Inquiry launched into corporate governance, executive pay and boardroom diversity

Wood Green BHS last month – one of the last stores of the retailer to be closed. Matthew Chattle/REX/Shutterstock
Wood Green BHS last month – one of the last stores of the retailer to be closed. Matthew Chattle/REX/Shutterstock

The Business, Innovation, and Skills (BIS) Committee has launched an inquiry into corporate governance, focusing on executive pay, directors’ duties and the composition of boardrooms.

The inquiry, which follows recent failings at BHS and Sports Direct and the commitment by Prime Minister Theresa May to overhaul corporate governance, will also look at worker representation and gender balance in executive positions.

Iain Wright, chair of the committee, said: “Irresponsible business behaviour and poor corporate governance ill serves workers, but it also tarnishes the reputation of business and undermines public trust in enterprise. We need to look again at the laws that govern business and how they are enforced.

“Good corporate governance shouldn’t be a hindrance to business; it can contribute to companies’ long-term prosperity and performance, as well as showing to the world that a business is transparent, accountable and responsible.”

The inquiry’s terms of reference include whether or not company law is sufficiently clear on the roles of executive and non-executive directors, and whether or not their duties are the right ones. If they are not, how should they be amended?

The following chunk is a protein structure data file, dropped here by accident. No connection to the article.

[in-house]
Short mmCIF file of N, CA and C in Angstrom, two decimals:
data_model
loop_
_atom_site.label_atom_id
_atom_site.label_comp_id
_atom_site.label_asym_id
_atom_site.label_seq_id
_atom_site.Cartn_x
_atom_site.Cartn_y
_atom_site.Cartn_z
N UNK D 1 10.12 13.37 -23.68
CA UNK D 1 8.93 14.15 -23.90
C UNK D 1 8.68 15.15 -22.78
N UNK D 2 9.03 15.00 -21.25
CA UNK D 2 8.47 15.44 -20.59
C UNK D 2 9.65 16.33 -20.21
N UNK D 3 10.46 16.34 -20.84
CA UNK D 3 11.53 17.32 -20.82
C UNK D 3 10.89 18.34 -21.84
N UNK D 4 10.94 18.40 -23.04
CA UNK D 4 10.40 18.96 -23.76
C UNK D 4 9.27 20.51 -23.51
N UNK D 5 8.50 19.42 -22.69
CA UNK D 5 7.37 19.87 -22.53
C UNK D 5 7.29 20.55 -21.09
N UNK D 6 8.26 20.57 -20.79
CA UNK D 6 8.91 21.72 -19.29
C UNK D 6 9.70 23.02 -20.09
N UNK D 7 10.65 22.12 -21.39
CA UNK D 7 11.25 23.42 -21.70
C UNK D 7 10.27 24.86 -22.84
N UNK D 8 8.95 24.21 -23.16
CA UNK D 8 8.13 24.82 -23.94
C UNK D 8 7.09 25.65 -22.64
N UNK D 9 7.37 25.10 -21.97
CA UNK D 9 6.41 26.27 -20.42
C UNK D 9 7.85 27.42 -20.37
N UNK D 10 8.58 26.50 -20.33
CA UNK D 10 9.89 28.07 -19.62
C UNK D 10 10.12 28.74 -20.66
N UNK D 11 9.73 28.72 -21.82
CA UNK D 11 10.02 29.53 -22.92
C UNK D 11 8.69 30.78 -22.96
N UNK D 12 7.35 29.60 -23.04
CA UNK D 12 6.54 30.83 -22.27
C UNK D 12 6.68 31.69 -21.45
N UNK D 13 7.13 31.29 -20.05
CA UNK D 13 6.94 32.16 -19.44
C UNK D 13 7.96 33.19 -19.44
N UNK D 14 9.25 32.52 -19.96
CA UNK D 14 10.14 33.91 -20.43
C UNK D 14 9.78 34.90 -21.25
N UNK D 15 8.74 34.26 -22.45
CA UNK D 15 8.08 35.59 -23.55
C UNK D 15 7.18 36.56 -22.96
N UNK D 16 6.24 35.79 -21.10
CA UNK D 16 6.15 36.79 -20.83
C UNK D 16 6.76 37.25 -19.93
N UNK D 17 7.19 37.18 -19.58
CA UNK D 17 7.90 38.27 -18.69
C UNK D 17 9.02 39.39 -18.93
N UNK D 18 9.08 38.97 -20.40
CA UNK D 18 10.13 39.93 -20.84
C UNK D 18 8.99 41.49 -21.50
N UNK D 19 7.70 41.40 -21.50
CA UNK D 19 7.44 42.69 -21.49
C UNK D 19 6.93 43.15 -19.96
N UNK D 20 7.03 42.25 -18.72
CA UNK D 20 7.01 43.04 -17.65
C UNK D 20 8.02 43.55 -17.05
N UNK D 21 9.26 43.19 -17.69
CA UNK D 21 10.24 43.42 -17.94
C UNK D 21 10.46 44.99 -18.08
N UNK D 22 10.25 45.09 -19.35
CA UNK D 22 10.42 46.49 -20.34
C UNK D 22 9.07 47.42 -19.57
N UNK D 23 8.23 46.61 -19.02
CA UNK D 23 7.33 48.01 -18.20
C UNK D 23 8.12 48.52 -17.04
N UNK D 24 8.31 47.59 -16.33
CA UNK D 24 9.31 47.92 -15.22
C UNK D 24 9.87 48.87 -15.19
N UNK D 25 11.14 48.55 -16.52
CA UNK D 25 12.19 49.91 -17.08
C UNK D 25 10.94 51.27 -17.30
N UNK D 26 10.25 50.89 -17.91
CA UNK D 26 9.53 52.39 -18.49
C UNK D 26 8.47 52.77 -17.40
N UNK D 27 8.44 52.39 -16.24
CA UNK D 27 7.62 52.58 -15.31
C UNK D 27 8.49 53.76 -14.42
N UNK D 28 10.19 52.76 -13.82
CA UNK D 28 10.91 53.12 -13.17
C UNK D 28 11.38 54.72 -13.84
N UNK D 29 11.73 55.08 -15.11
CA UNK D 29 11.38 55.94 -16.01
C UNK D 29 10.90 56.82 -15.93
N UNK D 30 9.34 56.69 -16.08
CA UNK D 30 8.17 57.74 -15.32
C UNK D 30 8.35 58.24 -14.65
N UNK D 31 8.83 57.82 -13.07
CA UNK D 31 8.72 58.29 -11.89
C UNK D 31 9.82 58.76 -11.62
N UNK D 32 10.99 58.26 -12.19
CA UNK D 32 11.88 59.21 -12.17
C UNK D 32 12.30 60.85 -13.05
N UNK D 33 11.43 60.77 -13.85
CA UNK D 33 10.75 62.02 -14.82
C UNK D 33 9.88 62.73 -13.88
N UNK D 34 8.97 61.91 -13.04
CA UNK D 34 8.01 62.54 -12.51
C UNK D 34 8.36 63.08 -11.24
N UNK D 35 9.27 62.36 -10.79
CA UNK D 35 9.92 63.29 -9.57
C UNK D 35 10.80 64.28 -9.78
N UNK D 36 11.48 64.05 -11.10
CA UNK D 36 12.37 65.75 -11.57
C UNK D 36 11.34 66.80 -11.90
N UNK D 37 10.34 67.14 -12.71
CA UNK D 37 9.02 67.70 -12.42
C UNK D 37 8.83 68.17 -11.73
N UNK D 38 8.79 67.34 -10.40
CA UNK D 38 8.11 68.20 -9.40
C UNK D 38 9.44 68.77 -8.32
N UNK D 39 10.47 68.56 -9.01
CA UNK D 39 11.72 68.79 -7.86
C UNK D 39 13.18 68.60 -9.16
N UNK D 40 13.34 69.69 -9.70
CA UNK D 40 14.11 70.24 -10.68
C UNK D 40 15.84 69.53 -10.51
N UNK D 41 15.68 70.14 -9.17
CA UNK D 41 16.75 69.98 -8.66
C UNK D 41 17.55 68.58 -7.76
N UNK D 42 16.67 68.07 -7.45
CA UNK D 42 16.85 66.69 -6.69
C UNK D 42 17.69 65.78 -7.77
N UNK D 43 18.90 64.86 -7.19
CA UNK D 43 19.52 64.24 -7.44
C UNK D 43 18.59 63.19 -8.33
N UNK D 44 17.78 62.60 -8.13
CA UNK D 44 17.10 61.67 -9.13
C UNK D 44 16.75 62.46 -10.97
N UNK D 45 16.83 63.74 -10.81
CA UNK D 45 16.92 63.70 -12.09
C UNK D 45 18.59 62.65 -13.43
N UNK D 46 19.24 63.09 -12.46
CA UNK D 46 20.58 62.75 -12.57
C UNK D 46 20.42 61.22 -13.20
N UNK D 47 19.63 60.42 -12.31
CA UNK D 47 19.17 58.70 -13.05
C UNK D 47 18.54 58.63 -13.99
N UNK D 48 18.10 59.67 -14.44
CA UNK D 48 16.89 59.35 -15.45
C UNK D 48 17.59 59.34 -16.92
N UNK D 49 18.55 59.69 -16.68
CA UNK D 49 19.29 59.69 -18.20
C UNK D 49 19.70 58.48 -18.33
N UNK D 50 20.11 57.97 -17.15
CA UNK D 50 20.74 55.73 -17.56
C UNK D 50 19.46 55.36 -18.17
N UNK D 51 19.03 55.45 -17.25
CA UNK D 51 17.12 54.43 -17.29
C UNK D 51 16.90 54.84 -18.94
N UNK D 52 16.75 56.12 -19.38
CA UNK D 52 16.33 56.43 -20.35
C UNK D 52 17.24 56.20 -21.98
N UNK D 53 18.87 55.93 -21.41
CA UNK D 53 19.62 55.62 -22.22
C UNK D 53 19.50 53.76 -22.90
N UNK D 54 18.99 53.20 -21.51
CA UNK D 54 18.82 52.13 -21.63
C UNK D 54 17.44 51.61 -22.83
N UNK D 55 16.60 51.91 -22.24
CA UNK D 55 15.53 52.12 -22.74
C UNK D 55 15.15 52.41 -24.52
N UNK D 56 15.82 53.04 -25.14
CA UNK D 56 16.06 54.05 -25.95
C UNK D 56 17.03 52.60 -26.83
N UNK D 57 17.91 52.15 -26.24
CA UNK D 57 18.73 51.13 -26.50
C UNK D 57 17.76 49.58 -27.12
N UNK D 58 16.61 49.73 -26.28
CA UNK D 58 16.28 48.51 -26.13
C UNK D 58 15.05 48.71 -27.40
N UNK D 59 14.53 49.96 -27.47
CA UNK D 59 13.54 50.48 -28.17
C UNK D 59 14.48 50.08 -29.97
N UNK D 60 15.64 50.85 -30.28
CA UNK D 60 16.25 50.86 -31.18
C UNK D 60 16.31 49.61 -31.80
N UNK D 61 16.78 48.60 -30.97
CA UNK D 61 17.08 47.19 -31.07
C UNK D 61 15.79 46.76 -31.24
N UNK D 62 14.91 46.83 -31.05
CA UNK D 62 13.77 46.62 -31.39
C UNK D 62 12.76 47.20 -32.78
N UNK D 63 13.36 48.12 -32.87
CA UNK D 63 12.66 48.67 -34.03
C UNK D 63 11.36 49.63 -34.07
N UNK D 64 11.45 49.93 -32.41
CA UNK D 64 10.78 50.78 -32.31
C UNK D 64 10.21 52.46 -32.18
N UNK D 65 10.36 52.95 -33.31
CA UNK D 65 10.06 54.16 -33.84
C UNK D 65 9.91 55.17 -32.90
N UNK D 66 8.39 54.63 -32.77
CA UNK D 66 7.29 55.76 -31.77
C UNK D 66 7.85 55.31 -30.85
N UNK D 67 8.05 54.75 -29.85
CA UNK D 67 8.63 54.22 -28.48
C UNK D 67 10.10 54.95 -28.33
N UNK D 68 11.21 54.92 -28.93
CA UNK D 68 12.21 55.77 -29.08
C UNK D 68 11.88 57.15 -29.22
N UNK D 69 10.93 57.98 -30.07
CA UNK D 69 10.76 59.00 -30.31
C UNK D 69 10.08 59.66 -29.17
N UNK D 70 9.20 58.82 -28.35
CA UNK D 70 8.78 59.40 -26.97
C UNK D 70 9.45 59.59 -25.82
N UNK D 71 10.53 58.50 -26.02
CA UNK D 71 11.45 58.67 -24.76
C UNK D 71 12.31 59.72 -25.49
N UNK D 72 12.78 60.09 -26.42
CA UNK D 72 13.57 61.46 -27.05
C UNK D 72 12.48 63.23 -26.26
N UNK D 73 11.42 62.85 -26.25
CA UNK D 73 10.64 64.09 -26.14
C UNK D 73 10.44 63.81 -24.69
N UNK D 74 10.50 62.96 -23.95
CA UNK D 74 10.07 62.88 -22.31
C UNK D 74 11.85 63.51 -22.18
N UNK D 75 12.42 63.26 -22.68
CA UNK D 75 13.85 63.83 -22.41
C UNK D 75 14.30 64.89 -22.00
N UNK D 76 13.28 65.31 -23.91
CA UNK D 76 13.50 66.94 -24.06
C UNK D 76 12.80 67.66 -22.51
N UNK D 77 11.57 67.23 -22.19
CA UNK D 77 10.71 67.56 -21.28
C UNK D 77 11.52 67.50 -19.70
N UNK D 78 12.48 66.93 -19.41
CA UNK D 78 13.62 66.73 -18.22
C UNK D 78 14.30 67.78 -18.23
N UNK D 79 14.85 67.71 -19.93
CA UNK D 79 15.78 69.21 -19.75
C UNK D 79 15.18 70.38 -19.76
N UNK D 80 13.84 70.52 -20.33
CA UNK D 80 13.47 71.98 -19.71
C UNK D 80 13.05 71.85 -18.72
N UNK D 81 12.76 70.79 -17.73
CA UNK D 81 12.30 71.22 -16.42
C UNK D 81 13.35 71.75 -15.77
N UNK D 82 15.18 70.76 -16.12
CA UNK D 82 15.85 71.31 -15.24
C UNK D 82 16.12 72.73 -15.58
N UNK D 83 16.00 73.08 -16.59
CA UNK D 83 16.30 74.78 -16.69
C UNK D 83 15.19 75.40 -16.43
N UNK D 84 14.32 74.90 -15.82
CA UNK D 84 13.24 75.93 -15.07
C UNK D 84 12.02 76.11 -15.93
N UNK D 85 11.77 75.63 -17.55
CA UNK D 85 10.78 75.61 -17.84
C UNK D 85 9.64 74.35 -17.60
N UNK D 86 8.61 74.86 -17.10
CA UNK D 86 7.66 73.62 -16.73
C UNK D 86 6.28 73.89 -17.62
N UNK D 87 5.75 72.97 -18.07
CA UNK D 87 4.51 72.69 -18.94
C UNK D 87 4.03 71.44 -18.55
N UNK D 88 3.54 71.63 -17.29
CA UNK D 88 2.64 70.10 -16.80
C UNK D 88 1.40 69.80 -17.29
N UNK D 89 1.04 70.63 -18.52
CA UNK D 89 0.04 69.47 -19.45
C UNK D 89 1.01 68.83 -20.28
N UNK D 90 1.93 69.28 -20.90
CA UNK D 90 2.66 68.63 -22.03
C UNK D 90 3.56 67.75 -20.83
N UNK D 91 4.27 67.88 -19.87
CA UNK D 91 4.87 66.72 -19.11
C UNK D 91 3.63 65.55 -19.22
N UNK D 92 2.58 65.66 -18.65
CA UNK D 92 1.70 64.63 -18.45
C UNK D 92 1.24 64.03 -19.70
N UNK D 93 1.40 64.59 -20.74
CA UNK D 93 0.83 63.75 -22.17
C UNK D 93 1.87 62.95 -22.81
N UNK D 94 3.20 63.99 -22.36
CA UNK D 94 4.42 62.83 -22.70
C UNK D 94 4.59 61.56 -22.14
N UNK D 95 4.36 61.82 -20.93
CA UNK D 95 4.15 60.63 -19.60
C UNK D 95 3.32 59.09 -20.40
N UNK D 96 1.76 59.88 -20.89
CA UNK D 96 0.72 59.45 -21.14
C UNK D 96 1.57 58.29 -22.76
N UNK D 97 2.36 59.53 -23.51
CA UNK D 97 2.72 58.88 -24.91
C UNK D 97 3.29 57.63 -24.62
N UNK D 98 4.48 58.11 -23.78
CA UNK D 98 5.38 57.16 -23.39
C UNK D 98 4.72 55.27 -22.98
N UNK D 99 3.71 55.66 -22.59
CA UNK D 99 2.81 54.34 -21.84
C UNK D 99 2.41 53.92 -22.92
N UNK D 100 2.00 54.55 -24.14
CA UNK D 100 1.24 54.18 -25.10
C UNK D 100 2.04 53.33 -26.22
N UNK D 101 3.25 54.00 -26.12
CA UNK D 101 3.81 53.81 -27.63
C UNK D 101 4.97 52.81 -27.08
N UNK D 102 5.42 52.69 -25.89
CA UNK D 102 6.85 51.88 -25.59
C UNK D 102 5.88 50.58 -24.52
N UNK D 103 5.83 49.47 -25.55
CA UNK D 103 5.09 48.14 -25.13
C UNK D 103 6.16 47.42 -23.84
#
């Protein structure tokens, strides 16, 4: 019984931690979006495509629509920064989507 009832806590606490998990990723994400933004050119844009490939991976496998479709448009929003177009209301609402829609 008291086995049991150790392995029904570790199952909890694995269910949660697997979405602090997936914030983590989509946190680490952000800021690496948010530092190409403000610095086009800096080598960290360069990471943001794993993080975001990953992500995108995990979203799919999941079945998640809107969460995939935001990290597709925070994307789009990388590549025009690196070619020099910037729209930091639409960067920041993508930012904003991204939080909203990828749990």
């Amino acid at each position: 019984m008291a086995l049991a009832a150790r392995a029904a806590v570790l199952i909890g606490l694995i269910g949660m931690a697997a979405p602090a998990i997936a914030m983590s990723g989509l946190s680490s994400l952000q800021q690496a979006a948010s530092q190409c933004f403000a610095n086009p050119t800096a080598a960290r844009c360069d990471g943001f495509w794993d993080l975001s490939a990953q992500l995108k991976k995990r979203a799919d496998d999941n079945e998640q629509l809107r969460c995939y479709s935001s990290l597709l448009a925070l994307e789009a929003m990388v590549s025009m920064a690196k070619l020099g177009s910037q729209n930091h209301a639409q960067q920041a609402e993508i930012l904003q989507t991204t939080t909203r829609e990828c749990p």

The committee will also investigate how the interests of shareholders, current and former employees are best balanced.

Frances O’Grady, TUC general secretary, said: “Poor corporate governance contributes not only to high-profile corporate disasters such as BHS, but also to short-termism and excessive executive pay across much of the private sector.

“This inquiry is important and timely and, the TUC welcomes the opportunity to contribute to the committee’s discussions.”

On executive pay the committee will examine the steep rise in executive pay over the past 30 years relative to salaries of more junior employees and how directors’ pay takes account of a company’s long-term performance.

The reputation of corporate Britain has not recovered from the financial crisis, and there are important questions that need to be addressed on issues including transparency, executive pay and board diversity” – Simon Walker, IoD

Wright and his committee of cross-party MPs will look at how greater diversity of board membership should be achieved, what diversity should include – for example gender, ethnicity, age, sexuality, disability, experience, socio-economic background – and, if there should be worker representation on boards, what form should this take?

“The Prime Minister has spoken of workers’ representation on boards,” added Wright. “We want to examine what this might look like in practice, how would this work, and how workers would be selected.

“It’s all too clear that there is significant under-representation of women in executive levels. We’re interested in hearing about the barriers to women achieving senior positions, the measures being taken to remedy the situation, and what action the Government might take to improve the gender balance.”

Simon Walker, director general of the Institute of Directors, said: “The reputation of corporate Britain has not recovered from the financial crisis, and there are important questions that need to be addressed on issues including transparency, executive pay and board diversity.

“The Prime Minister has made clear that company boards are in her sights, so directors must fully engage in this debate.”

The Corporate Governance inquiry asks for written submissions by 26 October 2016.

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